PIAA rates political parties

The Printing Industries Association of Australia has evaluated the main political parties in the Qld elections, based on how their policy platform aligns with industry.

The Labor Party, Coalition, Greens, and One Nation parties are listed, with ticks if policy aligns with Printing Industries, and question marks where they do not. Only the Greens and One Nation did not align with print along the board.

Andrew Macaulay, CEO, Printing Industries says the association will be holding the parties to their promises, particularly in relation to buying local Australian goods, particularly print.

“In Queensland, in this election, purportedly it is the policy of all parties to buy local. We will be testing the politicians on that, and are seeking input from members whether they have examples of politicians, governments, and parties that buy local.

“We will hold them to account for that. You cannot say one thing and do another. We have Australian paper, we have Australian printers, and we should be seeing them used locally. Particularly when they are holding that claim out in the election cycle. We are investigating, and will record it if they do not.”

Printing Industries has stepped up its government lobbying efforts, and is trying to mobilise members to speak with a united voice, making its presence felt.

Macaulay says, “The advantage is that the printing sector has a voice in parliament, politicians have now heard us, and there is a member of our association in every single state and federal electorate. One in each electorate would be printing the local’s material. We are tooling up the industry to use the position of strength to influence our political policy leaders, and policy.

“We have letters from four government ministers in Queensland in response to questions we had on policy, and a handwritten note from another asking us to stay in touch.

“We are definitely being asked for our own judgement.”

Tom Eckersley, managing director, Eckersley Group says, “I think the initiative is a good start. On a couple of fronts, it aligns our industry with policy positions that any particular party may or may not take. I think that is a good thing in connecting our industry with different political factions, particularly when we take it to the next level.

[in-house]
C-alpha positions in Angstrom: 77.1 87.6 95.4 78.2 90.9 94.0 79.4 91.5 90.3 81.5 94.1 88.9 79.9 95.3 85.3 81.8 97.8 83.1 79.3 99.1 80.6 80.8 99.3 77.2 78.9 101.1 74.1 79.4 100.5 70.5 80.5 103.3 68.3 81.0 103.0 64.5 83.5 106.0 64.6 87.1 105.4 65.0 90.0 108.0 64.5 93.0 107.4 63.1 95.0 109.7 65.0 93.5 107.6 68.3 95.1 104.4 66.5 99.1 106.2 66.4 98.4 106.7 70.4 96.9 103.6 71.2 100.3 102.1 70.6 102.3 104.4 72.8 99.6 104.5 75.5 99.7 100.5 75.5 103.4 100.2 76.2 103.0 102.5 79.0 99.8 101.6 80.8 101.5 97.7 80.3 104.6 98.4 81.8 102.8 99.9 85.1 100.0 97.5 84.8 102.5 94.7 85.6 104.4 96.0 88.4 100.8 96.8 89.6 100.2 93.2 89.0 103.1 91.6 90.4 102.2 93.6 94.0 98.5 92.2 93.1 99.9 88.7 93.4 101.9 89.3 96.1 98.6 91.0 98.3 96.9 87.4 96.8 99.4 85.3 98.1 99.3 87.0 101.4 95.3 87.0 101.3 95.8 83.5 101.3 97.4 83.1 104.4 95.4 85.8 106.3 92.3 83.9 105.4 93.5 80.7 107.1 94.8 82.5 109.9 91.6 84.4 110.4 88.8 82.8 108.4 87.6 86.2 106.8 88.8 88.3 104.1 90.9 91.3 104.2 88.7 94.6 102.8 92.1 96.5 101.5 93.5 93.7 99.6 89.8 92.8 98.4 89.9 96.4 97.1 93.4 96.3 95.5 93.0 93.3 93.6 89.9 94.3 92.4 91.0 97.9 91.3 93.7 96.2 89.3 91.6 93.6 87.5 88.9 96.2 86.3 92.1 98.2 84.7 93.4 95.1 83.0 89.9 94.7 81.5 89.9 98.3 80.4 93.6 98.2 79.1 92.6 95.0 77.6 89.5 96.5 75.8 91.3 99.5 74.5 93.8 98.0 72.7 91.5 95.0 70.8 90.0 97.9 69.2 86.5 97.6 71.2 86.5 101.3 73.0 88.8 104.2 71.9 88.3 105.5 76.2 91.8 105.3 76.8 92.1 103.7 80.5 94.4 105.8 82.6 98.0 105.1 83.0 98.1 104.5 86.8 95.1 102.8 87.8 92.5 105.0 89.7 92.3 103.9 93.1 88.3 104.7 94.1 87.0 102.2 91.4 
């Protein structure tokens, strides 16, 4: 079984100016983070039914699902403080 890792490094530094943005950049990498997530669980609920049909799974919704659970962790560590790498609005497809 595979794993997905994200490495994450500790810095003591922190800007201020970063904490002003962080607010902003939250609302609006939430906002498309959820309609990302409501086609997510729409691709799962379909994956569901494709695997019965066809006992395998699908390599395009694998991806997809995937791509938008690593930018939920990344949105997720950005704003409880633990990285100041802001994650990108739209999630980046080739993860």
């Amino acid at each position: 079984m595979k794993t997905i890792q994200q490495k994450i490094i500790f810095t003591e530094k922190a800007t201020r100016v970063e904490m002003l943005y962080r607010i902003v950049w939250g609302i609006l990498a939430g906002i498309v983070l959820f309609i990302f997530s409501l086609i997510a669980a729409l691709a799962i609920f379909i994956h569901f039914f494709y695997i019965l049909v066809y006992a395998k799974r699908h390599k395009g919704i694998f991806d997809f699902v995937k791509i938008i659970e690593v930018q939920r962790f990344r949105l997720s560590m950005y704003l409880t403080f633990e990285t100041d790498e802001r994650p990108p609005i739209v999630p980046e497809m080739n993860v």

“For example, I circulated it around to my own staff, and they can make their own decisions. It is a powerful start. Obviously there are social and other matters that people will vote based on, but these are specific to industry.

“I was surprised by some of the parties’ policies. One had a stronger apprentice scheme incentive than I expected. I was not sure on one or two, in which there were ticks, but the lack of comment made me think there was no official stated comments.

“I think it is a start, if it becomes a tried on an ongoing basis I am sure government and industry will align their responses in the key areas various industries are looking at.

“Three of the four parties are committed to abolishing or cutting payroll tax. That makes for a good platform to push that conversation forward. It is a difficult tax for a lot of SMEs, we are all trying to grow. It is good to see they are in agreement going forward.

“For me it is a big issue. I bought another business last year, so it became an $80,000 issue for me after the second business purchase.”

The scorecards are currently being put together for the upcoming Victoria election, with Macaulay noting that the federal government will also be covered.

“It is a new initiative of Printing Industries. We were getting calls about what the policy of this or that party, or asking us to influence something. So I saw it as an opportunity to go back to members with something of value they could use.

“It is a-political, we are not advocating any party against another, we are analysing the party policies as to how they fit in with the interests of the print sector.

“To that extent we are saying they either recognise this objective or they do not.”

Comment below to have your say on this story.

If you have a news story or tip-off, get in touch at editorial@sprinter.com.au.  

Sign up to the Sprinter newsletter

Leave a comment:

Your email address will not be published. All fields are required


Subscribe To Our Newsletter

Join our mailing list to receive the latest news and updates from our team.